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November 2, 2014

The Only Fracking Stopped by the Ban Is the Good Kind

 
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Most reasonable people would probably agree that, ideally, drilling for oil and natural gas should take place on relatively large tracts of rural land, well away from residences and public places.  But here’s the poorly understood irony facing Denton voters on November 4: That’s the only kind of drilling that will be stopped if the proposed ban passes.

That’s right: It’s only out-of-the-way, inoffensive drilling on large tracts that will be stopped under the ban.

Here’s why: While Denton had a weak drilling ordinance and issued some unwise drilling permits, that ordinance has now been significantly strengthened. Indeed, today’s Denton drilling ordinance has stricter requirements and larger setbacks than that of many other cities in north Texas. Anyone obtaining permits and drilling new wells today has to operate under the newly strengthened ordinance, including 1,200 foot setbacks. Fort Worth’s setback, for example, is only 600 feet.

Only wells on relatively large tracts of land and well away from property lines meet the test of the new ordinance and are thus even candidates to be banned.

Proponents of the ban are still seething over wells that were drilled close to residences and property lines under the old ordinance, or indeed that were drilled on unincorporated land. But the city’s hands are tied over those previously drilled wells.

That’s because the U.S. Constitution forbids retroactive, or ex post facto laws.  One of King George III’s favorite little tyrannies was to pass retroactive laws affecting the American colonies.  Colonists were acting completely within the law and then the king would change the law and throw them in jail anyway.

So our Founders excluded ex post facto laws as one of our Constitution’s many protections of individual freedom.

Ban proponents apparently thought or expected that the new, stronger ordinance would retroactively eliminate the offensive drilling sites, but it didn’t of course, because of the Constitution’s prohibition on retroactive laws. That’s why existing permits and wells are “grandfathered” when ordinances are changed or strengthened.

So the new ordinance is not “unenforceable,” as the banners claim—it’s completely enforceable to the degree that the city chooses to enforce it. It just can’t be retroactive.

And here’s the rub: if the ban on fracking passes, it won’t have any retroactive power, either. Just as the newly strengthened ordinance couldn’t be retroactive, neither will the ban. So don’t vote for the ban expecting wells to be capped or existing permits to be invalidated, because it won’t happen.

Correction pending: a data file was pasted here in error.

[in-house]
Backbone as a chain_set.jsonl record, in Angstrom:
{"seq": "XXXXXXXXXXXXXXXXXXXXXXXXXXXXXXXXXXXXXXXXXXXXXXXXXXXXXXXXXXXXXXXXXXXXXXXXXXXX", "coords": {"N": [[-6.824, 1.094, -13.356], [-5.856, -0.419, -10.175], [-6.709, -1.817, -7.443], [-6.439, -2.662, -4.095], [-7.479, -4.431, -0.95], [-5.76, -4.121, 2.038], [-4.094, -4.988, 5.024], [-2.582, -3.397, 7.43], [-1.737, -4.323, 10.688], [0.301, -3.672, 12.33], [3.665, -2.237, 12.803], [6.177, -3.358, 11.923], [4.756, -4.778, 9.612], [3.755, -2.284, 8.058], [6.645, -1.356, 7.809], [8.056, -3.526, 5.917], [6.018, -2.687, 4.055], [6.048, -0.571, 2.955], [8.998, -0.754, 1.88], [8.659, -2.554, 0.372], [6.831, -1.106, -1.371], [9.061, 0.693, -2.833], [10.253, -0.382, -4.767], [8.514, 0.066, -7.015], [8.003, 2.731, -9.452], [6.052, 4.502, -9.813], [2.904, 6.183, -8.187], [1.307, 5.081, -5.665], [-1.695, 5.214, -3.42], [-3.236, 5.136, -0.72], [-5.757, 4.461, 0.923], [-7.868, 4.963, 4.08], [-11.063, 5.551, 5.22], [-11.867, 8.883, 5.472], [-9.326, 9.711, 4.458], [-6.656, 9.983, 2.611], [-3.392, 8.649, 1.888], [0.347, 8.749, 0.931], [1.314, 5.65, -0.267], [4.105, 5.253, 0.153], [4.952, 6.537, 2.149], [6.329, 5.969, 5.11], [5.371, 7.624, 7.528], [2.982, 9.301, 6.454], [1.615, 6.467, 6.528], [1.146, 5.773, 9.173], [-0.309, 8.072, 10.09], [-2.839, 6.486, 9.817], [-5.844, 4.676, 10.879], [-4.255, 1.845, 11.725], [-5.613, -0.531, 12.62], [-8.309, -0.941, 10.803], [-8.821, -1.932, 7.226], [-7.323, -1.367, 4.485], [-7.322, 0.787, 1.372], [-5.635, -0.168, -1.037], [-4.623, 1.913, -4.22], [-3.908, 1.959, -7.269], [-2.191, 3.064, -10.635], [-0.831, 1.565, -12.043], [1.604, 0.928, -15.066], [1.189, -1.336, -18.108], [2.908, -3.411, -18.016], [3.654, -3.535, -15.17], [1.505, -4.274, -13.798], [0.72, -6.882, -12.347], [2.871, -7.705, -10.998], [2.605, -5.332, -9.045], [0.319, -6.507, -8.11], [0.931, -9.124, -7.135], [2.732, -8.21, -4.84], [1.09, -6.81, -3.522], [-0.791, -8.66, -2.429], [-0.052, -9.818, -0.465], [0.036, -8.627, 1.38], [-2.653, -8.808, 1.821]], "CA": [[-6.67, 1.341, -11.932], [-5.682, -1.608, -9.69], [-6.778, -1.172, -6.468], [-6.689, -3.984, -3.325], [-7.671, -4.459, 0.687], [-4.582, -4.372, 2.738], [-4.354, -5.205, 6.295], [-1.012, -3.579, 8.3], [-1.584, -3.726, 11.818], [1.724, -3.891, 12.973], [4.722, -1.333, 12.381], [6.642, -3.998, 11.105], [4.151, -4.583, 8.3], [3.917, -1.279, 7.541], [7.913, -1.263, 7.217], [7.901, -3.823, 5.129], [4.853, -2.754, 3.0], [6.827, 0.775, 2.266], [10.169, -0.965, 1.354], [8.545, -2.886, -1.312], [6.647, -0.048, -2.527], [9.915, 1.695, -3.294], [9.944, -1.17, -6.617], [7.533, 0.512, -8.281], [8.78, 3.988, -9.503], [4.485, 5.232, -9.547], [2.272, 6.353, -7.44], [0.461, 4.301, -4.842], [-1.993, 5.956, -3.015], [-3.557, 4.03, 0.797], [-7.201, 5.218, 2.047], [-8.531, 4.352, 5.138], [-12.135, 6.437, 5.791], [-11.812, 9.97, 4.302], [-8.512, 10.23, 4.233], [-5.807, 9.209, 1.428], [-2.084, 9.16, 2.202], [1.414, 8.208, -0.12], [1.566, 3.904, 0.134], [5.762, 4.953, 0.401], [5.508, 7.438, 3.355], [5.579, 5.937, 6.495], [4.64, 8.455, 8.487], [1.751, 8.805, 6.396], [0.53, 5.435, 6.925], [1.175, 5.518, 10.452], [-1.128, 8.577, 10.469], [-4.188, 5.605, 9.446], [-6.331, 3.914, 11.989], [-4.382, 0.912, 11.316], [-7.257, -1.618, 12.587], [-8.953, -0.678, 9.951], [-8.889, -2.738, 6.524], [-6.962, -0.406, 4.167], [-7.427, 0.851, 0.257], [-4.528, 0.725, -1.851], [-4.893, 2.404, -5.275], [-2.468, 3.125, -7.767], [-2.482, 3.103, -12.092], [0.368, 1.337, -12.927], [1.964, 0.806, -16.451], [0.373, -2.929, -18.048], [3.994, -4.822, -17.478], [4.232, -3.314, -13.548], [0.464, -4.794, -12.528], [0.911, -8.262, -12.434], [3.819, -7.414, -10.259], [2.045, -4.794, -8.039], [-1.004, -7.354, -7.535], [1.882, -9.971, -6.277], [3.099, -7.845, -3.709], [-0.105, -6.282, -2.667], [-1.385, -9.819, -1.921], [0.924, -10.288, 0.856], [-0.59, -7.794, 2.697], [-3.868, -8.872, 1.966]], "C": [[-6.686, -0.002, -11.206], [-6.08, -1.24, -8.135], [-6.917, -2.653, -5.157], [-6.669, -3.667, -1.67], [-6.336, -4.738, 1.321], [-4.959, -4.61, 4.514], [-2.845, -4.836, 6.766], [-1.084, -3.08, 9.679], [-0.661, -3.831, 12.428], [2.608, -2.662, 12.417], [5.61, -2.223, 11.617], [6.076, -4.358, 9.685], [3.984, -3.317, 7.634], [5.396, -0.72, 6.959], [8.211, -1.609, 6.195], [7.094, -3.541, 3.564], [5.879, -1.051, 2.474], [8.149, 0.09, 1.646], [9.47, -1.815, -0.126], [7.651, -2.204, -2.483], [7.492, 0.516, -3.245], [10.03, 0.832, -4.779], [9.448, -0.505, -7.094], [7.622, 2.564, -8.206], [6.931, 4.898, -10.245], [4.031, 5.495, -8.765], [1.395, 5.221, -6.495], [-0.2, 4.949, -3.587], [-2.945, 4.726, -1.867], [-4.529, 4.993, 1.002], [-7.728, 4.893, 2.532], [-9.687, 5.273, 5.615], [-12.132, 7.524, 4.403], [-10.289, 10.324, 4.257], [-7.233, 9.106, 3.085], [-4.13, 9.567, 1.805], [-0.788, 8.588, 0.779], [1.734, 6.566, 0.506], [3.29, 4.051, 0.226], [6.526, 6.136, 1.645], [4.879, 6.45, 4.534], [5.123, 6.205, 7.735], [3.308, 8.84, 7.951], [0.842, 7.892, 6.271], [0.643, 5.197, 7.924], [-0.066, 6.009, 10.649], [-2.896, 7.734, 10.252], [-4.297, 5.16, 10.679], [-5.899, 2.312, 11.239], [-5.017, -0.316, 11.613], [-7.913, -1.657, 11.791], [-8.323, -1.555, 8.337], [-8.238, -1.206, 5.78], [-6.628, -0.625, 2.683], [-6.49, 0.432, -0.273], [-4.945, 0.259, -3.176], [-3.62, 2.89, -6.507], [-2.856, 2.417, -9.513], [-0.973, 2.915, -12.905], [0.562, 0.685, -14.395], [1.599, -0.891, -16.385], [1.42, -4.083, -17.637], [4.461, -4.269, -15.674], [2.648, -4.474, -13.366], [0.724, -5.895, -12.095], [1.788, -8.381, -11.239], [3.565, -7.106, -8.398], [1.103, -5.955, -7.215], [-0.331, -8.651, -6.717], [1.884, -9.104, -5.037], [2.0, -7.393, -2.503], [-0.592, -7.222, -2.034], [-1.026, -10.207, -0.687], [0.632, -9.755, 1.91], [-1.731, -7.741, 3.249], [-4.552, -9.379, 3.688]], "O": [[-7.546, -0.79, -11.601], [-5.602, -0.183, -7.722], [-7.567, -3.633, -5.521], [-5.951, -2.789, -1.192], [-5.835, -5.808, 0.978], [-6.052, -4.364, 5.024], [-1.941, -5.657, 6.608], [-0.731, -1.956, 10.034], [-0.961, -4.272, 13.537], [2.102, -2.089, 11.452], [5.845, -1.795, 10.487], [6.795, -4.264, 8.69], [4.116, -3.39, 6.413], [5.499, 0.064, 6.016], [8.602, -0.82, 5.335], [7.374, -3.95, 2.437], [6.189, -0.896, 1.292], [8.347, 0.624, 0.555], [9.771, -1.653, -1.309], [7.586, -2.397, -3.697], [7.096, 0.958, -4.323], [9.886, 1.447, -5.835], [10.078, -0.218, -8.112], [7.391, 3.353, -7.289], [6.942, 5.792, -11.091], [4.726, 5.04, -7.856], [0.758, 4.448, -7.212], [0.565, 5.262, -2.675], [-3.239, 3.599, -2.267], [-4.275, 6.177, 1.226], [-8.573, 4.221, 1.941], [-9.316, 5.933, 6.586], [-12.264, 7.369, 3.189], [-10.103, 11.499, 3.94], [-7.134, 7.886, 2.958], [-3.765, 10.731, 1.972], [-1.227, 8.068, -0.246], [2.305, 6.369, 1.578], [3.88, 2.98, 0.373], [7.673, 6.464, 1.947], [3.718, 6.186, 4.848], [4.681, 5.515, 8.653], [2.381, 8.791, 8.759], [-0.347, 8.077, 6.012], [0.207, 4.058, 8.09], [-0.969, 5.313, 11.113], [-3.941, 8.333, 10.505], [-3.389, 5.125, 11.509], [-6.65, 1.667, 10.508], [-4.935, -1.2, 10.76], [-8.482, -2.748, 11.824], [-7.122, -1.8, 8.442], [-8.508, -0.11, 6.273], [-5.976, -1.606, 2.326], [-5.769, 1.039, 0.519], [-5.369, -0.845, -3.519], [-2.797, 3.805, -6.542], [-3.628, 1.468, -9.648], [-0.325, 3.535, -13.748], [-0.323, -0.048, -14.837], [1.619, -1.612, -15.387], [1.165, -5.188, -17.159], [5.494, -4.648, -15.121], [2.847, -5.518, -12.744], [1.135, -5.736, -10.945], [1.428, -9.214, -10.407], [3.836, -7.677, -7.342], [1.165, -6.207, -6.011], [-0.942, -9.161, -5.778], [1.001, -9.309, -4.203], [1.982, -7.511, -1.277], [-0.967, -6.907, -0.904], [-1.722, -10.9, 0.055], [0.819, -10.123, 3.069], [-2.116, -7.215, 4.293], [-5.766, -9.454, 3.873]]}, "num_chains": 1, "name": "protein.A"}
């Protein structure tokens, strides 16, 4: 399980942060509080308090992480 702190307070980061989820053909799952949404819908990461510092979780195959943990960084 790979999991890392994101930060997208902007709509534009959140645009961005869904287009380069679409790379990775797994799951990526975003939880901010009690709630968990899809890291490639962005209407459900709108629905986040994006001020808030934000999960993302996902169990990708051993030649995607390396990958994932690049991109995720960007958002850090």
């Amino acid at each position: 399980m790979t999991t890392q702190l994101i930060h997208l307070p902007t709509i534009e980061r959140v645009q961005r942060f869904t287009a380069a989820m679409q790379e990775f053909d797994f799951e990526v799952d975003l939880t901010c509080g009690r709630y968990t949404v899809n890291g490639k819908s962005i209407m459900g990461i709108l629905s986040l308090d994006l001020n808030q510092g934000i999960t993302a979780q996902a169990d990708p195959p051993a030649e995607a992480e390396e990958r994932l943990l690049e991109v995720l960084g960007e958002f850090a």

What this means is that the only drilling that can be banned is that which is in compliance with the updated ordinance—on larger tracts, away from homes and property lines, and relatively inoffensive.

Now, if you roll your eyes at any description of drilling as “good” or as “inoffensive,” you’ve decided to ignore the dramatic economic benefits of oil and gas exploration to our region and to the United States, and are not open to persuasion.

But for those with more open minds, it’s important to understand that, while the ban won’t touch the existing permits and wells that have people upset, it will ban the inoffensive kind of drilling, and in the meantime will subject the taxpayers of Denton to expensive litigation and possibly enormous legal settlements.

Why? Back to the Constitution, which also forbids governments from taking the value of someone’s property without compensation. This is another protection against government tyranny, which proponents of the ban simply brush aside. Denton cannot effectively seize control of privately owned mineral rights and declare them null and void without violating the Constitution’s prohibition of such “takings.”

It’s true that a city can restrict land use, such as not allowing a bakery to be built on a particular lot. But that lot has other uses for other types of businesses, so it’s not a taking. But the only value of Barnett Shale mineral rights is access to the Barnett Shale. Banning fracking robs mineral rights owners of their property, and it’s likely that the city (i.e., Denton taxpayers) will be on the hook for significant legal settlements with mineral rights owners.

In summary, the ban can’t undo the mistakes of the past, but it will create many more expensive mistakes for Denton’s future.




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